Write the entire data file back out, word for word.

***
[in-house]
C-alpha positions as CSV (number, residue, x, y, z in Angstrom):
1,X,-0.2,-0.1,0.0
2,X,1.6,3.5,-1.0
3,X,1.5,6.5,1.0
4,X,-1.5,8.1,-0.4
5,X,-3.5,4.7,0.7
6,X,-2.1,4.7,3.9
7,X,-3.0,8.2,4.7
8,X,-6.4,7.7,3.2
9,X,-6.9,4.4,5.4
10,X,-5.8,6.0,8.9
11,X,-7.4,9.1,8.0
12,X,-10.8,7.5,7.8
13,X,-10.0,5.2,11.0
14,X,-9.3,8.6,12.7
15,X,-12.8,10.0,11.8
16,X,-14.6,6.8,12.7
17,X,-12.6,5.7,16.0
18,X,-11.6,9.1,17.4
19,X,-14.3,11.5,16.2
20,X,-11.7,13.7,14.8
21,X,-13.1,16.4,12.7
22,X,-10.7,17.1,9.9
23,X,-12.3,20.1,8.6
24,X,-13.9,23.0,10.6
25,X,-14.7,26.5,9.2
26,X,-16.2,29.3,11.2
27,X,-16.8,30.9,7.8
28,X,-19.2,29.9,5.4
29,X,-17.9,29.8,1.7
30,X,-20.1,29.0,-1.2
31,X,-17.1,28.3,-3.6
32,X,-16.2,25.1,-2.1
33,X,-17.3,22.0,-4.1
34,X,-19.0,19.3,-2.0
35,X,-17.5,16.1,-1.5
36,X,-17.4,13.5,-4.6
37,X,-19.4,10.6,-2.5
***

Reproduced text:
[in-house]
C-alpha positions as CSV (number, residue, x, y, z in Angstrom):
1,X,-0.2,-0.1,0.0
2,X,1.6,3.5,-1.0
3,X,1.5,6.5,1.0
4,X,-1.5,8.1,-0.4
5,X,-3.5,4.7,0.7
6,X,-2.1,4.7,3.9
7,X,-3.0,8.2,4.7
8,X,-6.4,7.7,3.2
9,X,-6.9,4.4,5.4
10,X,-5.8,6.0,8.9
11,X,-7.4,9.1,8.0
12,X,-10.8,7.5,7.8
13,X,-10.0,5.2,11.0
14,X,-9.3,8.6,12.7
15,X,-12.8,10.0,11.8
16,X,-14.6,6.8,12.7
17,X,-12.6,5.7,16.0
18,X,-11.6,9.1,17.4
19,X,-14.3,11.5,16.2
20,X,-11.7,13.7,14.8
21,X,-13.1,16.4,12.7
22,X,-10.7,17.1,9.9
23,X,-12.3,20.1,8.6
24,X,-13.9,23.0,10.6
25,X,-14.7,26.5,9.2
26,X,-16.2,29.3,11.2
27,X,-16.8,30.9,7.8
28,X,-19.2,29.9,5.4
29,X,-17.9,29.8,1.7
30,X,-20.1,29.0,-1.2
31,X,-17.1,28.3,-3.6
32,X,-16.2,25.1,-2.1
33,X,-17.3,22.0,-4.1
34,X,-19.0,19.3,-2.0
35,X,-17.5,16.1,-1.5
36,X,-17.4,13.5,-4.6
37,X,-19.4,10.6,-2.5